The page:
Wayne Myles: Zambia 1980–1981

In the Alumni Flashback photo in The Catalyst, the woman third from left is Elaine Berman; the man second from the right may be Malcolm Peat (deceased 2017).

Rose Strohmaier (formerly Page): Papua New Guinea 1976–1979

I recognize someone in the photo on page 15 of the Autumn 2017 edition of The Catalyst—it’s Elaine Berman. She’s third from left, with short dark hair. Elaine was the Cuso International staff person in the Kingston, Ontario office when I arrived home from Papua New Guinea in 1979. We often worked together on the local committee, interviewing new volunteers, socializing, doing slide presentations.

Elaine Berman: Board Member 1990–1992

This photo from 1987 was taken in India (either in Allahabad or Kolkata) of Cuso International volunteers and myself, the Coordinator of the Kingston Cuso International Office from 1979-1989.

The India project which was proposed by Professor Malcolm Peat (second from the right) who was the Head of the Queen’s University School of Rehabilitation Therapy. He was looking for a small-scale prototype to initiate an international project supporting community-based rehabilitation therapy in developing countries. From this Cuso International-supported month-long visit to India, grew the leadership of Malcolm and the physiotherapists and occupational therapists teaching at Queen’s School of Rehabilitation Therapy.

They promoted ideas related to enabling local people in communities where rehabilitation professionals were not available, to assist disabled members of their community by providing low tech/locally developed mobility aids and local expertise enabling lay people to assist persons with disabilities.
Malcolm and I pitched this idea to Cuso International, who supported it. Unfortunately, Malcolm passed away in January 2017. He would have loved to receive this recognition from Cuso International.

From this initial trip, Malcolm and the School of Rehabilitation Therapy developed many projects throughout the world, including post-war community-based rehabilitation in Bosnia in the 1990s. This trip proved to be the starting point for the Queens’ School of Rehabilitation Therapy focus on community-based rehabilitation, which made a huge impact here at Queen’s and elsewhere in the world.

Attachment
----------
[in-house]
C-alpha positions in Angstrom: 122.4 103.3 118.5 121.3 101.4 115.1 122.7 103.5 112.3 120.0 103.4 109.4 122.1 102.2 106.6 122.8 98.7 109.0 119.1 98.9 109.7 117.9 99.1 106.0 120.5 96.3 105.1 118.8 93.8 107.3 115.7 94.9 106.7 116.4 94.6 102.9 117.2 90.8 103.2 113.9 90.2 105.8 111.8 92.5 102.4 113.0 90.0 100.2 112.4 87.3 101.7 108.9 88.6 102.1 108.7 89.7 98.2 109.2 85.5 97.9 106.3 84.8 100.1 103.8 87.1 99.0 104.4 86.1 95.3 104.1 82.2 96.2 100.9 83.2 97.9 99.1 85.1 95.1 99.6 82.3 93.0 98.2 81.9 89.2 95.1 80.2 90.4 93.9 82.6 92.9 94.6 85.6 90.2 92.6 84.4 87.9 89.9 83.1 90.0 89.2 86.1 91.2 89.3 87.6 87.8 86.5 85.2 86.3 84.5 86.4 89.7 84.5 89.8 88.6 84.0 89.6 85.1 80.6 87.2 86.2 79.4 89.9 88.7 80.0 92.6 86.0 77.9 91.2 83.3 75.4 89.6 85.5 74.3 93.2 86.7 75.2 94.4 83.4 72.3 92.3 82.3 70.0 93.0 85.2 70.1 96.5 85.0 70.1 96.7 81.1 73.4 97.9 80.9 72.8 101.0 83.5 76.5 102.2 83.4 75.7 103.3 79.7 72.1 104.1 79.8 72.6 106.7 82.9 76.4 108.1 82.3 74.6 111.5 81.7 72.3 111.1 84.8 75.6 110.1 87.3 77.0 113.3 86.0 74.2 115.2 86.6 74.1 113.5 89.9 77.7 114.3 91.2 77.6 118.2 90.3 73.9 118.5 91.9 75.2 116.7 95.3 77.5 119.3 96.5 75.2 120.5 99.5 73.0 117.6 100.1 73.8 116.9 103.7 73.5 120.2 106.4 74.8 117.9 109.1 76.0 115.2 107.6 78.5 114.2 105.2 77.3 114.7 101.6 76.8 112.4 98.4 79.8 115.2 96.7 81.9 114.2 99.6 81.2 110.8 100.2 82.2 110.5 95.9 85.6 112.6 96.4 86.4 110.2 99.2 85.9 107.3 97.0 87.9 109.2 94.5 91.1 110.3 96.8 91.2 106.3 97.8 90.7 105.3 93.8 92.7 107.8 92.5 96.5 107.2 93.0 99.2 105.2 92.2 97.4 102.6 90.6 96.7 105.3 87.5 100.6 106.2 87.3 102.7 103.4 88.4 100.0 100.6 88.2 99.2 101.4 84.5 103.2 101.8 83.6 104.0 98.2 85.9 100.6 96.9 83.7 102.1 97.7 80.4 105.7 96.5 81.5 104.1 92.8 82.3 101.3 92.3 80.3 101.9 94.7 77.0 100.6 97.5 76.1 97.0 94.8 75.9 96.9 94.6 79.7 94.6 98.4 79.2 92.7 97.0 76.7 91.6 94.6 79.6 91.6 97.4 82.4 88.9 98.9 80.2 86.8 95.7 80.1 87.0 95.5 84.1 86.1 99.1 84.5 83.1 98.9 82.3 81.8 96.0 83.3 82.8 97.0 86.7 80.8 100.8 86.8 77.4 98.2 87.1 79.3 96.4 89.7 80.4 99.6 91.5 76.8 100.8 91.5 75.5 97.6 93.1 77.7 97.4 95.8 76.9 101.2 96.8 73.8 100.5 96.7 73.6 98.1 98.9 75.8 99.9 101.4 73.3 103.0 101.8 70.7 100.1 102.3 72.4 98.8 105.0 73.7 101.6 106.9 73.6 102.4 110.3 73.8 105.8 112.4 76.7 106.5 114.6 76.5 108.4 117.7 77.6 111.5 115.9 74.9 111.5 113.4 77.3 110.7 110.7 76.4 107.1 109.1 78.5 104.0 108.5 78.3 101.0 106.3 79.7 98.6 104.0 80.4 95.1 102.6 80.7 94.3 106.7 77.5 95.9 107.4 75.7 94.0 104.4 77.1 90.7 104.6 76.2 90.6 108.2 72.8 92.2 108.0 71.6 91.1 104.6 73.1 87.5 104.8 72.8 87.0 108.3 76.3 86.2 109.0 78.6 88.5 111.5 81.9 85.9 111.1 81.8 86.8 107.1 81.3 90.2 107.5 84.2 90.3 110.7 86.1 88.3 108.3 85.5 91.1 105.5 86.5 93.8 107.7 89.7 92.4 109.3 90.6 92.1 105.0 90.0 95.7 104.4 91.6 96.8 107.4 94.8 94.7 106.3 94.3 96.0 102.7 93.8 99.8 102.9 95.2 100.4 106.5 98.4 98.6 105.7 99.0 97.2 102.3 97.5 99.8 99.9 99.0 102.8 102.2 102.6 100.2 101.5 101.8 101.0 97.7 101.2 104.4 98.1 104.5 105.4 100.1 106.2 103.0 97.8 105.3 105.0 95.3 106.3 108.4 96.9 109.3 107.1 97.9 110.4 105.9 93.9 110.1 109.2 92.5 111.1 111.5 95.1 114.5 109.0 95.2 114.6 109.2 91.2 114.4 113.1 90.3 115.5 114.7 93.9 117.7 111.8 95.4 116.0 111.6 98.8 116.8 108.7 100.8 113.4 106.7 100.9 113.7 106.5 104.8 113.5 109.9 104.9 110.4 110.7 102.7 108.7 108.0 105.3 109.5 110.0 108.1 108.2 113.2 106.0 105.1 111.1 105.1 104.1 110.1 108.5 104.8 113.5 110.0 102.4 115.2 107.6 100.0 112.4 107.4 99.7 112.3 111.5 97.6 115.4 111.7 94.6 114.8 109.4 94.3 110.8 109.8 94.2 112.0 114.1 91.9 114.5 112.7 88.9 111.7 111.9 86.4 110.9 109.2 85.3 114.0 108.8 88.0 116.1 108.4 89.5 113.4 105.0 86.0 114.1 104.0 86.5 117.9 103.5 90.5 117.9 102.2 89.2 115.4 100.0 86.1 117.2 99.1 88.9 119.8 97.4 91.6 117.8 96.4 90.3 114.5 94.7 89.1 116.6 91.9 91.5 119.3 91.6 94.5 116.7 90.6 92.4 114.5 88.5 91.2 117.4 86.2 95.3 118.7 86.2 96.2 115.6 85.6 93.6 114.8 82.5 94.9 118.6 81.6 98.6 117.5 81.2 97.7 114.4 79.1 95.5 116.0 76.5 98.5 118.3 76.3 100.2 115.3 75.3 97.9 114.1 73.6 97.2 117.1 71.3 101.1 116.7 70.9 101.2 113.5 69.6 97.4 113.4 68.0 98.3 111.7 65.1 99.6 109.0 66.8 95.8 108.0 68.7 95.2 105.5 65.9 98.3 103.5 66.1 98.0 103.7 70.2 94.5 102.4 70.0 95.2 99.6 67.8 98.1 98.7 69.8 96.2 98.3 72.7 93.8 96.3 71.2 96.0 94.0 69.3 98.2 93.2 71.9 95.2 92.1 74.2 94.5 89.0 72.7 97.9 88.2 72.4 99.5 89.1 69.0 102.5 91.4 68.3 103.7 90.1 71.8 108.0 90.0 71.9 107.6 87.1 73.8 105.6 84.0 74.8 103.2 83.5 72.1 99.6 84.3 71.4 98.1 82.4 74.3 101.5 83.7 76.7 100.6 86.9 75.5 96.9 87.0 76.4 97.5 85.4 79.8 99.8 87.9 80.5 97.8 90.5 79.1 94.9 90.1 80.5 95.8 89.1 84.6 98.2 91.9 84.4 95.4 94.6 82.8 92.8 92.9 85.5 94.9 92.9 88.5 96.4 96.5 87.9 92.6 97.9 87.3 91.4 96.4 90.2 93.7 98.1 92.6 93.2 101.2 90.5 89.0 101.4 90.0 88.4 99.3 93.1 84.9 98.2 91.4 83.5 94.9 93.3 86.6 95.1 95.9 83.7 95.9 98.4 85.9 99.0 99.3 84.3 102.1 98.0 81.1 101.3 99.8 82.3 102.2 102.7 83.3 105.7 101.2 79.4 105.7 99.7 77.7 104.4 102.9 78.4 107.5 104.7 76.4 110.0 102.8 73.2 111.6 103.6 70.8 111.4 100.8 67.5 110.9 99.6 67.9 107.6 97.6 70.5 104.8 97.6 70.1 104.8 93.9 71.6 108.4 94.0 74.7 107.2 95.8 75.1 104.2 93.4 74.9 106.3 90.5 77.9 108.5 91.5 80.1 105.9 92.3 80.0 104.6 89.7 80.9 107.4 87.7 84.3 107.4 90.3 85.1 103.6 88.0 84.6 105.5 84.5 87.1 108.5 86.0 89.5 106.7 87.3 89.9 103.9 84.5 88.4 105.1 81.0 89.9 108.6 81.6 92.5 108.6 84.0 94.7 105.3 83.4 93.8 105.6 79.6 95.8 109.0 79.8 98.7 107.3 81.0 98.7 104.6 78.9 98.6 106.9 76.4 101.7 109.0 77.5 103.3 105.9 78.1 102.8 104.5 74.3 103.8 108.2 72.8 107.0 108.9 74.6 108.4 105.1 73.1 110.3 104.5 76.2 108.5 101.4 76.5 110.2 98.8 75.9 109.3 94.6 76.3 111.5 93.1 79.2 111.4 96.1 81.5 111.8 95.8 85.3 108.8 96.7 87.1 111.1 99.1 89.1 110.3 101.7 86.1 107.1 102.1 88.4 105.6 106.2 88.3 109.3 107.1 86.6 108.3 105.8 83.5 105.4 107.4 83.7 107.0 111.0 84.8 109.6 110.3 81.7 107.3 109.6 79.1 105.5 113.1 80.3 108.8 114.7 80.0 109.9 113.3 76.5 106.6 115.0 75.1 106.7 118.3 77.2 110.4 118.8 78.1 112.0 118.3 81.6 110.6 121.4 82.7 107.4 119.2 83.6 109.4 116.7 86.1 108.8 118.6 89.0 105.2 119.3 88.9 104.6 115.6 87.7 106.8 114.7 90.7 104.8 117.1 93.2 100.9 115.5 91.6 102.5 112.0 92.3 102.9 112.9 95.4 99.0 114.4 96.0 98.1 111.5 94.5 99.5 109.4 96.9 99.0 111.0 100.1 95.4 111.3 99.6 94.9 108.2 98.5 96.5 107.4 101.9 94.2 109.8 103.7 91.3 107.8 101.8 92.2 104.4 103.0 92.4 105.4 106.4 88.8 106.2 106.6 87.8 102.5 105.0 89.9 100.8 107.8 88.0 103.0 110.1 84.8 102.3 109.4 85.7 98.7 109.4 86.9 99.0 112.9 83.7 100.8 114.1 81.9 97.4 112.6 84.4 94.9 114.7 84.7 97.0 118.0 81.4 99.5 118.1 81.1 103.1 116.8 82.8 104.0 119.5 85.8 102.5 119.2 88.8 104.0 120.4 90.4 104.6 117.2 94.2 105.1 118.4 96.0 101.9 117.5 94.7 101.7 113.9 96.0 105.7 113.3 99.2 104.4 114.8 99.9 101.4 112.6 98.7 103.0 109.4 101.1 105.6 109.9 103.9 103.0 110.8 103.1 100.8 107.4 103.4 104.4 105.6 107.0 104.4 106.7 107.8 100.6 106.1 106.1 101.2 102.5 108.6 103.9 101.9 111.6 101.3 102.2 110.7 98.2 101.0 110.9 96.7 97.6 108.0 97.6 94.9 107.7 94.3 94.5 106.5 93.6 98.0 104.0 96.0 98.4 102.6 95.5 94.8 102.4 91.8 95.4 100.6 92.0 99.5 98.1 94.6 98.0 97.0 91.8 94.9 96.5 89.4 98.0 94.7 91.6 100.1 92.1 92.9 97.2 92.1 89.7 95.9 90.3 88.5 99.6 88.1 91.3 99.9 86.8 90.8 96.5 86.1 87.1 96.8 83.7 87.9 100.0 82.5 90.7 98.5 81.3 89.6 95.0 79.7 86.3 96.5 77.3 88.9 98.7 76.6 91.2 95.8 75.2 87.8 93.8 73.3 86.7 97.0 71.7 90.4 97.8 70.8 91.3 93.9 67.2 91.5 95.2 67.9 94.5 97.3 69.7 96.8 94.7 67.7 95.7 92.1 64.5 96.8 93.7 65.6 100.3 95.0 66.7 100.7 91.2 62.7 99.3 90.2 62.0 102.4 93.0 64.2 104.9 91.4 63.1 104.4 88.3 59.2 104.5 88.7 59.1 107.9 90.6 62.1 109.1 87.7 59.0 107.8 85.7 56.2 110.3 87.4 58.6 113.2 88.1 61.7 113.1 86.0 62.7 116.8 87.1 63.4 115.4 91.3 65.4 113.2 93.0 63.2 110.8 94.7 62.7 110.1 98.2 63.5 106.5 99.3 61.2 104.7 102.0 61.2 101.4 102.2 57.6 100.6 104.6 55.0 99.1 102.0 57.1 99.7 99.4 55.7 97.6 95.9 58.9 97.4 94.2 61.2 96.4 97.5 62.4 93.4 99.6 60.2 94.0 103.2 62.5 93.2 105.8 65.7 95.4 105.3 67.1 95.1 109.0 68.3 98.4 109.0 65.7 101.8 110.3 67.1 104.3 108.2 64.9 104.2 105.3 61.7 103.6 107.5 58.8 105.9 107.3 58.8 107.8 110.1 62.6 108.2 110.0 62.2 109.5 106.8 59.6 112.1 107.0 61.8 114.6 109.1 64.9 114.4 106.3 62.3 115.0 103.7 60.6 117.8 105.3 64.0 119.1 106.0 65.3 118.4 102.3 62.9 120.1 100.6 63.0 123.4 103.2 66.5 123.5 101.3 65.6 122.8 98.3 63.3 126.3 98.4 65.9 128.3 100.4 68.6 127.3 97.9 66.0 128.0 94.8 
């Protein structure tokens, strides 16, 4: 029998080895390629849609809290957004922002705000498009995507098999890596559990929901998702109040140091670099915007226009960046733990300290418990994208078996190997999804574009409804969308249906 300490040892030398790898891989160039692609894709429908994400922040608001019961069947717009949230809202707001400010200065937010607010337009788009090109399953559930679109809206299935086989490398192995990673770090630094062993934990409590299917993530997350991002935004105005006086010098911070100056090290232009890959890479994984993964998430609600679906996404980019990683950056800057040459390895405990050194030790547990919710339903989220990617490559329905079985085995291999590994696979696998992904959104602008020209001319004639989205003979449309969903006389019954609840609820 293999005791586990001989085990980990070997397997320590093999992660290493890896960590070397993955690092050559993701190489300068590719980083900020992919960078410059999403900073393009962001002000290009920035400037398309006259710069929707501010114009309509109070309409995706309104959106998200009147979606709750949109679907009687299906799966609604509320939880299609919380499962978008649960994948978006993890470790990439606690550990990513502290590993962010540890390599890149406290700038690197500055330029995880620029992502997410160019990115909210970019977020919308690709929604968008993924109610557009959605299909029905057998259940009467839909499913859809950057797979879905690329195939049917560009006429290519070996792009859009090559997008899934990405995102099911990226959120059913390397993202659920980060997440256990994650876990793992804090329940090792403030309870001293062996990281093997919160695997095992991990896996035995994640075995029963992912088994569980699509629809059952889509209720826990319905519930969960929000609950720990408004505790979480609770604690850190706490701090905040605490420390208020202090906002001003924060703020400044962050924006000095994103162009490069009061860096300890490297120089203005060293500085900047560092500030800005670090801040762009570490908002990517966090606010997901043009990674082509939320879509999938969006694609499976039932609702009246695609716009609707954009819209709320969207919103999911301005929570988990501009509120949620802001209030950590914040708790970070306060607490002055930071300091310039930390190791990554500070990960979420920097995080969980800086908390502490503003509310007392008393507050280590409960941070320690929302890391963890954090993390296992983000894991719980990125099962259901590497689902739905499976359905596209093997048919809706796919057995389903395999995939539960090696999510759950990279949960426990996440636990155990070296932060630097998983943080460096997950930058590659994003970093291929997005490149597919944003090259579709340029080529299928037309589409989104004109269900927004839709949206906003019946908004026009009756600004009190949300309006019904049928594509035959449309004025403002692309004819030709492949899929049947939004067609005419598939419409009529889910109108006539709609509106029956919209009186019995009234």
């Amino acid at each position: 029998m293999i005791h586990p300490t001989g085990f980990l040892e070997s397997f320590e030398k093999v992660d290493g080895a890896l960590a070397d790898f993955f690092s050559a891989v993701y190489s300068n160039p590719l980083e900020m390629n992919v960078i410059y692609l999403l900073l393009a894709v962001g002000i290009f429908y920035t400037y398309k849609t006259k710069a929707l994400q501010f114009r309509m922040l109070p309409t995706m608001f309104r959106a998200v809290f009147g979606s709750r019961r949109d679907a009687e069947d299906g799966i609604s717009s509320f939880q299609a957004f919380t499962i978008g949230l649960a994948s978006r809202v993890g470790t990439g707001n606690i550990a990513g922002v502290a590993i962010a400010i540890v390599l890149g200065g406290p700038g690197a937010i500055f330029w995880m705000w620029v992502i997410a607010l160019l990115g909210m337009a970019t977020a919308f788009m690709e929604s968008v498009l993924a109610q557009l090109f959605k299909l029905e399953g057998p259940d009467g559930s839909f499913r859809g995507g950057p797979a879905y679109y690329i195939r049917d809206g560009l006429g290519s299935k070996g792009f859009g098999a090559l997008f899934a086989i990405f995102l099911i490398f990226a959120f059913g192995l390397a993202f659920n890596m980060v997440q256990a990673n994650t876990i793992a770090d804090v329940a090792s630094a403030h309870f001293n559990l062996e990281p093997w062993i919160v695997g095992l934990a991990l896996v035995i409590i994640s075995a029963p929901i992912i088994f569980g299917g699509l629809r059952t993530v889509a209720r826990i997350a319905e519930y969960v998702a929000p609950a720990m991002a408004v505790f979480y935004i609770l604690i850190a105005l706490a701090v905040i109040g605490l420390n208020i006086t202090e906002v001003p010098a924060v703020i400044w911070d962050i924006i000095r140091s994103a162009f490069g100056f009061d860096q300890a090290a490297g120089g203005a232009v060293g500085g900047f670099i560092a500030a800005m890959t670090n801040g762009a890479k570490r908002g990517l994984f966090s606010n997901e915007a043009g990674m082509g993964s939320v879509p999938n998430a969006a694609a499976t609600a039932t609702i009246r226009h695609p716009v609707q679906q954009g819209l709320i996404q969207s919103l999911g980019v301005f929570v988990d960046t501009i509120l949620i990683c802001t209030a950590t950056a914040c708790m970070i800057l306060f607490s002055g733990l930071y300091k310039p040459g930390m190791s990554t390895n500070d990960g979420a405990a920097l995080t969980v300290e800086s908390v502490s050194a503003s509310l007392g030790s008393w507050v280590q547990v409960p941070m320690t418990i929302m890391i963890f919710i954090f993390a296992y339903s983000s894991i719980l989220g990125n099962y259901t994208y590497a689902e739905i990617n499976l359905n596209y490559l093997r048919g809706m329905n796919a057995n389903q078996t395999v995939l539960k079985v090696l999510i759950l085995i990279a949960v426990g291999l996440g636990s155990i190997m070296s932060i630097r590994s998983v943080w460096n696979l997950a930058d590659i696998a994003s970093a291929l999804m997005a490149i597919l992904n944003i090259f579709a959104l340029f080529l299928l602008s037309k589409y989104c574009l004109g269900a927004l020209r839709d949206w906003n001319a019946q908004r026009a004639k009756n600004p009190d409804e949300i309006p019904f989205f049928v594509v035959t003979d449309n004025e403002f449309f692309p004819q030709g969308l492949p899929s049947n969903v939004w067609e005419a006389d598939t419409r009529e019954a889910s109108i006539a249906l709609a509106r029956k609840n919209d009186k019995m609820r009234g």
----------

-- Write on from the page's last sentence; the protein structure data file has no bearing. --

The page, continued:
The photo (left to right) in The Catalyst shows: Dr. Andy Anand, a local surgeon who practiced at Kingston General Hospital and Lennox & Addington Hospital, who had personal contacts in the medical community in India where he was born and educated; Ron Brett, a prosthetist from St. Mary’s of the Lake Hospital (who has also passed away); myself, Margaret Jamieson, an occupational therapist and faculty member, now retired; Malcolm Peat; and Marilyn Wright, a physiotherapist who worked with children at Hotel Dieu Hospital.

Lisa ter Woort: Thailand 1991–1993

I am writing about the “Alumni Flashback” photo that you included in the two most recent editions of The Catalyst.

The people in the picture are: (clockwise) top left kind and funny fellow (Cuso International Ottawa), then Ann Philpot (Cuso International Ottawa), Lynn Branchaud (Cuso International Cooperant), Bounlap Pathilath (SUAP Project Coordinator), Denis Boutin (SUAP Project Coordinator), and me, Lisa ter Woort (CUSO Country Representative). Unfortunately, I cannot remember the Cuso International Ottawa fellow’s name, but perhaps Lynn or Alec does. Help me out here, guys!

The Sustainable Upland Agriculture Project was located just outside of Vientiane, Lao PDR and was an “extension and on-farm trial aimed at developing sustainable farming systems for upland areas and participatory extension approaches. Activities included training, networking and establishment of model farms.” This picture was taken around 1994-1996.

This picture brings back a day of lots of laughter and farmers generosity as we visited this demonstration fish pond with Denis and Bounlap, to showcase an activity of the Lao Sustainable Rural Development Program to Ann and her colleague from Cuso International Ottawa. We ate some great salted fish, which was barbecued over open flames, while sitting along the banks of the pond on handmade reed mats and celebrated the occasion with glasses of Lao wine and endless toasts to a bright future ahead! We then all then piled back into the truck to take our long, dusty and bumpy ride home to Vientiane.

Thanks for bringing back a great memory.

Alec Bamford: Former staff, Thailand

Dan Peiser, then head of fund-raising.

And Ann Philpot was really and truly Cuso International Hamilton, though it might have been closed already by then.

My word, the memory does still work.